There are two questions here:
- Should you drive if you are ill or disabled?
- Are you allowed to drive if you are ill or disabled?
It depends on the illness as to which question you need to ask. If you have a cold or a stomach bug the question is should you drive. This is because illness is distracting, but DVLA does not prevent you from driving if you have a low-impact illness. DVLA wants to know if you have a medical condition or disability that is ‘notifiable‘, or if that condition has got worse since you got your licence.
Conditions that are notifiable:
- visual impairments – any eyesight issues that could affect your driving
- epilepsy and illnesses that could cause seizures
- strokes and anything that affects coordination or concentration such as a head injury
- conditions that could cause you to black out, such as diabetes
- physical disabilities that make it more difficult for you to drive
- other neurological and mental health conditions.
DVLA supplies a definitive list here, so it’s best to contact your doctor if you are concerned so that you can get a diagnosis. Your doctor will be able to tell you if you should stop driving, or if you should simply tell DVLA. If you must stop driving, you will need to surrender your licence to DVLA. Doing so voluntarily may mean you can start driving again sooner.
Bear in mind that you could invalidate your insurance cover if you knowingly drive when it’s obvious you shouldn’t be driving. You could also be fined £1000 and be prosecuted if you have an accident.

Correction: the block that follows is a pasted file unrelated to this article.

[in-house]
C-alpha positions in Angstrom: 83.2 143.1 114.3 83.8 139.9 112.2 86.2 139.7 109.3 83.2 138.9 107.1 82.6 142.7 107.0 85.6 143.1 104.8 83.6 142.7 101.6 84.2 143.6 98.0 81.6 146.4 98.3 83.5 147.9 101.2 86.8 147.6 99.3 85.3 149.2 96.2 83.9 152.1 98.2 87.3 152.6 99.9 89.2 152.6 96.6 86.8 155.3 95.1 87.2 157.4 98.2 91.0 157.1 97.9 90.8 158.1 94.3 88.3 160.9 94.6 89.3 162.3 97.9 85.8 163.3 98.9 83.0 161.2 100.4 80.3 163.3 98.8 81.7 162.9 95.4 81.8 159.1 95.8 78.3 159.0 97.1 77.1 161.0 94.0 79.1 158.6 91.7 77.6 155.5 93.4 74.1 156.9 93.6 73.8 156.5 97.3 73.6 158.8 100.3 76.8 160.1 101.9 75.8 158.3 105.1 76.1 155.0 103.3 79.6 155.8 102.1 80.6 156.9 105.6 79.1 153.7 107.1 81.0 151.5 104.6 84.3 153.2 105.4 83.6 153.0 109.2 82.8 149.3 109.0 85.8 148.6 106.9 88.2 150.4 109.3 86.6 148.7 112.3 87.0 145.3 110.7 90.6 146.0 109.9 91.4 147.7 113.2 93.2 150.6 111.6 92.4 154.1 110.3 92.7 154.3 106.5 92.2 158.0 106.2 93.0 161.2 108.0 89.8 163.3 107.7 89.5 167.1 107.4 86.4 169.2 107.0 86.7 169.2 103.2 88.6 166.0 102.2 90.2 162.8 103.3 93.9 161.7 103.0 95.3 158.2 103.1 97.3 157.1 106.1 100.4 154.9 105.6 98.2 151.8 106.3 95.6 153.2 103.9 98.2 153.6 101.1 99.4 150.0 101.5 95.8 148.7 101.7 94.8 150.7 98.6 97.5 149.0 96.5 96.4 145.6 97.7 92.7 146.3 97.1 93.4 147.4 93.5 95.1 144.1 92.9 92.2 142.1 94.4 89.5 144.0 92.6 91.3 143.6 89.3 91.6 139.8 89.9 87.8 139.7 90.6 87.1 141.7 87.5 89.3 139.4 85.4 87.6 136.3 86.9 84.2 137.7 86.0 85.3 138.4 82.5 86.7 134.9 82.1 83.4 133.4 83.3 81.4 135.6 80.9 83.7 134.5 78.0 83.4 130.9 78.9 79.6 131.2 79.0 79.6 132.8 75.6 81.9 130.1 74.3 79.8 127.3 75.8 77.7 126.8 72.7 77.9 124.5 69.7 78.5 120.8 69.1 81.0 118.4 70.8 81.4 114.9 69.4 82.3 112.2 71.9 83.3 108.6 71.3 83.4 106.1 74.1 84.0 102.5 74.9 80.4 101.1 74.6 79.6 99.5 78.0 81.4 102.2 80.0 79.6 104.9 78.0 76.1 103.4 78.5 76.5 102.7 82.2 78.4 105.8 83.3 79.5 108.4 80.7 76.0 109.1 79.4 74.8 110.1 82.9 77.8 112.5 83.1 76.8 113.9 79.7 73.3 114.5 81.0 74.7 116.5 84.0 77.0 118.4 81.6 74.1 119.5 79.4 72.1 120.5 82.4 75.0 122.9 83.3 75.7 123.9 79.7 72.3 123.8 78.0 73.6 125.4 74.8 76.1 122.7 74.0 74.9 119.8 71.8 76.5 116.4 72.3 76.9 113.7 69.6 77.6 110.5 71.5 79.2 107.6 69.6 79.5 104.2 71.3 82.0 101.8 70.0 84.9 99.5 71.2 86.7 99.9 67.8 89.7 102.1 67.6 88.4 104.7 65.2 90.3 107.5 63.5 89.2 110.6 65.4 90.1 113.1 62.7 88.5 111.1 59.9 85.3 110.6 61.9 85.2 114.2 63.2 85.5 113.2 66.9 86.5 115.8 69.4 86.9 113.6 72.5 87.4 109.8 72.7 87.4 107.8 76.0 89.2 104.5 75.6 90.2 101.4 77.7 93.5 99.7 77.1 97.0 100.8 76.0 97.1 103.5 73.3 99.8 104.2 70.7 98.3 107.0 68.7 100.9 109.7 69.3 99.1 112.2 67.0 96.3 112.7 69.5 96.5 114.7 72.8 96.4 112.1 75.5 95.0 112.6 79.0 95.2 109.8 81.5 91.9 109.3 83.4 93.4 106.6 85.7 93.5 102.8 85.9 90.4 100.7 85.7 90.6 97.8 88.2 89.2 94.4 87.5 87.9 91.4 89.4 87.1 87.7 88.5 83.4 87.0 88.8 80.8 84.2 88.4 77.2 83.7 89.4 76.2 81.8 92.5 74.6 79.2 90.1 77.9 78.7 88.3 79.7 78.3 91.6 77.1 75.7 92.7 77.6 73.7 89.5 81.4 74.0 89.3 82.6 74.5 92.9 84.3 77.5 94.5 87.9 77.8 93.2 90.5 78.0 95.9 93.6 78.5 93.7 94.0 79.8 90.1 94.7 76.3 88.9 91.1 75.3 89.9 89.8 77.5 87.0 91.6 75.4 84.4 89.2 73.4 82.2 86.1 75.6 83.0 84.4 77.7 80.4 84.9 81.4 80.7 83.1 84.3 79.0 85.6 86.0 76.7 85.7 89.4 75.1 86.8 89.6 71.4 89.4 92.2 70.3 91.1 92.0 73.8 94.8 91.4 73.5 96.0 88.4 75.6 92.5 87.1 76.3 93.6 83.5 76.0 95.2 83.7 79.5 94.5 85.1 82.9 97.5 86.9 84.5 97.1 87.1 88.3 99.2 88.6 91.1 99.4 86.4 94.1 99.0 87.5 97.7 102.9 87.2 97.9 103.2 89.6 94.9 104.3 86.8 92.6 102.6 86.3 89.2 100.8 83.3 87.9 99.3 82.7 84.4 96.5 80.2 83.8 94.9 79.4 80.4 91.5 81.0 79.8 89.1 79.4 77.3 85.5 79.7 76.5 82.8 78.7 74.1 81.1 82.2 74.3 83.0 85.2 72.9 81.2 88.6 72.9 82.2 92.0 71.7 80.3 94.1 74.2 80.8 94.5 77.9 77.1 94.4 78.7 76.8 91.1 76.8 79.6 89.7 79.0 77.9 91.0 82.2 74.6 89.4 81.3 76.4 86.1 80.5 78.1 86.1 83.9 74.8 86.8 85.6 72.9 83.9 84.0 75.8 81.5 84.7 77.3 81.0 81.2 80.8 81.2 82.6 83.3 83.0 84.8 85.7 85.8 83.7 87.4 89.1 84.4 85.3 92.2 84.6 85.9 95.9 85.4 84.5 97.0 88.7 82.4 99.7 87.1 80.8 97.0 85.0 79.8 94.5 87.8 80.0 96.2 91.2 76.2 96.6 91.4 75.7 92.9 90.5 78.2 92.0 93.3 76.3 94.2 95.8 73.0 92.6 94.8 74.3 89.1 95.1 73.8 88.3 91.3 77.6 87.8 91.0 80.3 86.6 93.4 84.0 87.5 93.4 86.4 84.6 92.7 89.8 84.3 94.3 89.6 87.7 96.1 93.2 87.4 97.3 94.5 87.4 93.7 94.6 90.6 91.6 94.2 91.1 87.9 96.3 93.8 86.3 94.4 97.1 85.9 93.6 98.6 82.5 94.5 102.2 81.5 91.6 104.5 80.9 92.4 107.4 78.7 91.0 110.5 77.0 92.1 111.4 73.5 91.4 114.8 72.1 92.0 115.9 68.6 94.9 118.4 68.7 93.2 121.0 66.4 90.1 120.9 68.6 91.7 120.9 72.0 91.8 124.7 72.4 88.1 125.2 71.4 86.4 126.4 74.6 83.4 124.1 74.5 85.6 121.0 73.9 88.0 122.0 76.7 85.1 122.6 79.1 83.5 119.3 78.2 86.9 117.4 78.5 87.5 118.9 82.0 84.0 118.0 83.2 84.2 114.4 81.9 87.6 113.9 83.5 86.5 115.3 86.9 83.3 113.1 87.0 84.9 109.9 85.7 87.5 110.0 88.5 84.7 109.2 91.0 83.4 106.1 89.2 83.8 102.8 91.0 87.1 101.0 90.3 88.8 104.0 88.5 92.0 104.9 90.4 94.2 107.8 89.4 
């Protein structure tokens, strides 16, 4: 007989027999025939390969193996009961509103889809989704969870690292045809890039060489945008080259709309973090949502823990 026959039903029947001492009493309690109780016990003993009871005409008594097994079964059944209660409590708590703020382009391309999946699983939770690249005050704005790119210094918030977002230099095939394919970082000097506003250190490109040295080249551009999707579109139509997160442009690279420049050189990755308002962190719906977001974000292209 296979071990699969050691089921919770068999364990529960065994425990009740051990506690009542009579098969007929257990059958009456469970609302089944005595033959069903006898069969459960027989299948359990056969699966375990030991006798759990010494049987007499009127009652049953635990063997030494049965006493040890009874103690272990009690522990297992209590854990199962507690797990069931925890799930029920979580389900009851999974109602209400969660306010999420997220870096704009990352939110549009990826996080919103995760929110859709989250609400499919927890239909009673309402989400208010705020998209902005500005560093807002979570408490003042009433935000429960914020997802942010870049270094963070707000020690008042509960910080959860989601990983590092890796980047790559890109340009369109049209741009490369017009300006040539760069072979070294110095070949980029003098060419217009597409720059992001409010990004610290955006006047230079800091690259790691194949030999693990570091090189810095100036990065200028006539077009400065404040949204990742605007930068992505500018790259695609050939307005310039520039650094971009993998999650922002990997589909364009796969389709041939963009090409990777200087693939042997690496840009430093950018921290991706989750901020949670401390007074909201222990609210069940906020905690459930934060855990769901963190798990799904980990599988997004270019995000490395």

Notifiable conditions when you get a licence
When you first apply for a licence or when you renew your licence when you are over 70 you will be asked in the application form whether you have any notifiable conditions.
What happens after you tell DVLA?
Unless your doctor or consultant has specifically told you to stop driving, you can continue driving until DVLA replies with the next steps. This takes up to 6 weeks. You might be requested to get another examination or opinion, or asked to take a driving assessment.
DVLA will then give one of five decisions:
- No change is necessary
- You need to get a new driving licence
- You can have a shorter licence with a reassessment later, e.g. for 2 years
- You must adapt your vehicle with extra controls, e.g. if you’ve become paraplegic then they might insist on hand controls. This website has the information you need. You may qualify for a disability permit
- You must stop driving completely and give up your licence. DVLA will tell you when, if and how you can reapply to drive again. You can argue this decision if you can prove that you meet the medical requirements of fitness to drive by way of a letter from your doctor or consultant.
If you must adapt your vehicle with special controls you may be eligible for apply for a blue badge to allow you to park closer to your home.